Articles Posted in SEC Enforcement

The US Securities and Exchange Commission (SEC) has filed fraud charges against David Sims and Mario Procopio accusing them of running a $1.4M prime bank scam that defrauded 13 investors. ALC Holdings, LLC, Sims Equities, Inc., and El Cether-elyown, which are companies that they control, are also defendants in the investor fraud scam. This is not the first time that the SEC has charged Sims in relation to alleged fraud.

The regulator contends that the two men mostly found their investors through referrals given to them by associates and friends. Between 4/2014 and 5/2017, Sims and Procopio allegedly told those whom they solicited, usually by phone, that their investments would go into “prime bank” financial instruments that would make returns of 1200-40,000% percent.

Procopio and Sims falsely touted “special access” to trading platforms that they claimed also were used by rich investors, corporations, and governments to purchase huge amounts of currency, usually $500M to $1B, at a reduced rate from different banks. The notes could then supposedly be sold for an up to 30% profit.

The US Securities and Exchange Commission (SEC) has filed civil charges against Charles Nilosek for acting as an unregistered broker and illegally selling Woodbridge securities to retail investors. The regulator said that Nilosek, who is based in Massachusetts, was one of the top revenue earners when it came to selling the unregistered investments from the Woodbridge Group of Companies.

The Woodbridge investments are tied to a $1.2B Ponzi scheme that ran from 2012 to 2017. Woodbridge and its 281 related companies are accused of bilking more than 8,400 investors, many of whom were elderly investors who lost their money investing in the company’s promissory notes and private placements. The customers were promised 5-8% in yearly returns and many used their retirement money to invest.

The SEC’s complaint said that Nilosek and his Position Benefits LLC sold over $23M in Woodbridge securities to more than 200 investors in at least four states between 9/2013 and 9/2015. He was paid over $1.4M in compensation. The regulator contends that Nilosek was never a registered broker nor was he ever registered with a brokerage firm.


SEC Accuses Investment Adviser of Misappropriating Funds from Hedge Funds

The US Securities and Exchange Commission (SEC) has secured an emergency asset freeze, as well as a temporary restraining order, to stop an ongoing allegedly fraudulent securities offering that was purportedly conducted to conceal the misappropriation of about $570K from hedge fund clients. The regulator contends that investment adviser Eric D. Lyons and his investment advisory businesses, Synchronicity Capital GP, LLC, Synchronicity Capital Group, and Synchronicity Group, LLC, used the money to pay for Lyons’ personal spending, including Broadway shows, concert tickets, sailing expenses, rent, and other costs.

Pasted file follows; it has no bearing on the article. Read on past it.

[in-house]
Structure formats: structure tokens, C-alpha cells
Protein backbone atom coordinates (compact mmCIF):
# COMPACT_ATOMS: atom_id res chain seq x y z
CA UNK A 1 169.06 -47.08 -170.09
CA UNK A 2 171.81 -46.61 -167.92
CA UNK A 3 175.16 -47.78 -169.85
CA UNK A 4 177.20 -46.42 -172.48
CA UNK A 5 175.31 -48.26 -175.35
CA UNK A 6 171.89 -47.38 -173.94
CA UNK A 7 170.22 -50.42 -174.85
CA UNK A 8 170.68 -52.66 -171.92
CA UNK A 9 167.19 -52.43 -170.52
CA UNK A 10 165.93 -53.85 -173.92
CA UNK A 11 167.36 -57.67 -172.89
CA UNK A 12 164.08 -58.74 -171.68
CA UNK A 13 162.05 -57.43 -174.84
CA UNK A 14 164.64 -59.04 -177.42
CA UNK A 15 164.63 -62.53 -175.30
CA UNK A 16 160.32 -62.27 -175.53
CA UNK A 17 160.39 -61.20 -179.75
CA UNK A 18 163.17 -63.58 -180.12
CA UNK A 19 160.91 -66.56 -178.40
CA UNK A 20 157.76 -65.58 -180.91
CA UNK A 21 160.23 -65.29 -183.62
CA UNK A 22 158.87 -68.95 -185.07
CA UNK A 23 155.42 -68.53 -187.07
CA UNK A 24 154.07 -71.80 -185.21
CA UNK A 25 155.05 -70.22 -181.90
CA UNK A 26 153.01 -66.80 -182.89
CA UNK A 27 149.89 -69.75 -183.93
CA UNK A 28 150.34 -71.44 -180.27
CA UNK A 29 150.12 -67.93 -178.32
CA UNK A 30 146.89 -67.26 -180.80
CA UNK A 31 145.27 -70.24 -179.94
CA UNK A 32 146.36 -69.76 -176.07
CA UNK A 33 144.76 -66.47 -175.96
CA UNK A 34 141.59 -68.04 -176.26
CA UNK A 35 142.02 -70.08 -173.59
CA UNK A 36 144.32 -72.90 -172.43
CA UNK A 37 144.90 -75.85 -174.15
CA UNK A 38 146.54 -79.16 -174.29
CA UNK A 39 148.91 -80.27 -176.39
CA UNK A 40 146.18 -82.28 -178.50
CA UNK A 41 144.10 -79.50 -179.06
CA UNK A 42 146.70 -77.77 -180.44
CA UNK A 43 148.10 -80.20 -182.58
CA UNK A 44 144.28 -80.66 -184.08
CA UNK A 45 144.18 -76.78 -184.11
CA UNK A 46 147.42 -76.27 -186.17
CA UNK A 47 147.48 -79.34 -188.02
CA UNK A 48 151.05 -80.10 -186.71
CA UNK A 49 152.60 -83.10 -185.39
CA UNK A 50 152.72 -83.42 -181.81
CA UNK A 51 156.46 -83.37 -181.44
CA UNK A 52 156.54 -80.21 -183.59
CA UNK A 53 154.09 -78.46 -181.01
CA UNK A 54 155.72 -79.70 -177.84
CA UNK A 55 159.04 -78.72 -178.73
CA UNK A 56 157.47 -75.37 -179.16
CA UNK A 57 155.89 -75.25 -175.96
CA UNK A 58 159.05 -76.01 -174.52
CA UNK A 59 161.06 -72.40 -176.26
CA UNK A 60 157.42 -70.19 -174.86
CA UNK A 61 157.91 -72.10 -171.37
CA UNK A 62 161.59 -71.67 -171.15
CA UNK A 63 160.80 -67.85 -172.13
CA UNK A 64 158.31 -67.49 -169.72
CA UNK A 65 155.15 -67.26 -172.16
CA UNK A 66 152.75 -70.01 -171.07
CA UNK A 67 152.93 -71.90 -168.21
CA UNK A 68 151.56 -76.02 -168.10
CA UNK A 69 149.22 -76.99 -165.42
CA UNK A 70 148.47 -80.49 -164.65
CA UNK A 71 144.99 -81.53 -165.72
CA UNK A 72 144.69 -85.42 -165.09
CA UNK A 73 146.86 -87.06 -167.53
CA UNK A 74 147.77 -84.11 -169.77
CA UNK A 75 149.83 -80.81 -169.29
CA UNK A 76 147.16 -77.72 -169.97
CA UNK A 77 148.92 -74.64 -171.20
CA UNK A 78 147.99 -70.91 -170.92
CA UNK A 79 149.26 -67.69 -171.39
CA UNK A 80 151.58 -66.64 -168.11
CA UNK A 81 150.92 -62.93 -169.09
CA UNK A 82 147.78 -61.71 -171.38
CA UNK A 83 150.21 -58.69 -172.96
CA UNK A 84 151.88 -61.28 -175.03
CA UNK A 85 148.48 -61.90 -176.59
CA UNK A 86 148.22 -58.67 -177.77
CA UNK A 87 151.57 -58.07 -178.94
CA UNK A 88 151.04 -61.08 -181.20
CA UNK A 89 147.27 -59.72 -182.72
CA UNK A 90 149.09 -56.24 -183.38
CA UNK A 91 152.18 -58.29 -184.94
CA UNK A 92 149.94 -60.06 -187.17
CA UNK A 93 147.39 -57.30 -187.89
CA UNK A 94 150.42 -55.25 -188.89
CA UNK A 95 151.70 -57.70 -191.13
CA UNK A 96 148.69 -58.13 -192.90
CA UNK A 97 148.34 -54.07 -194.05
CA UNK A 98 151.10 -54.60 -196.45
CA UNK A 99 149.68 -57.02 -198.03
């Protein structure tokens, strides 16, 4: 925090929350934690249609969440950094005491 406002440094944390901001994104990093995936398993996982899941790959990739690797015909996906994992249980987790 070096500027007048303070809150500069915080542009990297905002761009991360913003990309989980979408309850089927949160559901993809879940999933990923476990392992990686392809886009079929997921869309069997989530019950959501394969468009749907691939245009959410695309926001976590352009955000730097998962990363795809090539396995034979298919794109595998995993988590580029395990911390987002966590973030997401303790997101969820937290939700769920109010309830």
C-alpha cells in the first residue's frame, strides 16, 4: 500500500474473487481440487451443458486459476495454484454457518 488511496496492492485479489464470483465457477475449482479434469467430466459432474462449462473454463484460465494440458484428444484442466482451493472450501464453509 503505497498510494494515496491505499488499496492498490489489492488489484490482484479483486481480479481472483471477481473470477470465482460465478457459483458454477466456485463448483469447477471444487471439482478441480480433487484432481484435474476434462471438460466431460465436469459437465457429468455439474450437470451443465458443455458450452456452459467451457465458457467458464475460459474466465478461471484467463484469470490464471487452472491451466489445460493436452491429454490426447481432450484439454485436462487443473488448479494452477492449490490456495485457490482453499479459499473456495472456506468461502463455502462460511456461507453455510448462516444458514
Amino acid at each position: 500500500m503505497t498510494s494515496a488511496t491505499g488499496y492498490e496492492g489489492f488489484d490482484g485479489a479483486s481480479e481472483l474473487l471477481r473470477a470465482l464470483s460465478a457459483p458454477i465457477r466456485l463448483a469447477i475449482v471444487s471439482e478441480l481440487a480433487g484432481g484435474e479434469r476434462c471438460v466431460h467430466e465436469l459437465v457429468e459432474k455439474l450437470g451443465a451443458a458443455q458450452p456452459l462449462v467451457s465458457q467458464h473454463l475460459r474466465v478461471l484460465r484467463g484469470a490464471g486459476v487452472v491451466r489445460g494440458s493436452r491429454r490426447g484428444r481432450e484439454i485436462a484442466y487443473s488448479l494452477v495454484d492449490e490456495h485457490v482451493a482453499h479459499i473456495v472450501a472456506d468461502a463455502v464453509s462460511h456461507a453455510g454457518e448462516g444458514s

According to the regulator’s complaint, the allegedly fraudulent securities offering involved securing about $300K from one investor who thought other large investors would be potentially involved and that there was a $100M business valuation. The SEC alleges that, in total, the Synchronicity entities and Lyons raised about $700K through both the misappropriation of funds and the allegedly fraudulent offering.

The US Securities and Exchange Commission (SEC) has filed civil fraud charges accusing 15 people of either “acting as unregistered brokers” or “aiding-and-abetting” this kind of activity related to the solicitation of microcap issuer Intertech Solution’s “unregistered and fraudulent securities offerings.” Already, 11 of the defendants have consented to the entry of final judgments but without denying or admitting to wrongdoing.

The 15 individuals are:

    • Daniel Broyles

The US Securities and Exchange Commission (SEC) is accusing Abraaj Investment Management Ltd., a Dubai-based investment advisory firm, with misappropriating money from the Abraaj Growth Markets Health Fund. The regulator said that the fraud has resulted in losses for US investors, including charitable organizations that invested over $100M in the Fund. Also facing civil fraud charges is Abraaj founder Arif Navqi. In total, the investment adviser and Navqi are accused of misappropriating more than $230M from the fund between at least 9/2016 and 6/2018.

According to the regulator’s civil complaint, investors were told that their money would go into businesses related to healthcare in emerging markets. Instead, Abraaj Investment Management allegedly used the money to pay for cash shortfalls at the firm and at parent company Abraaj Holdings, Ltd., both of which Navqi controlled. Meantime, investors were allegedly sent financial statements and quarterly reports that were materially misleading or false.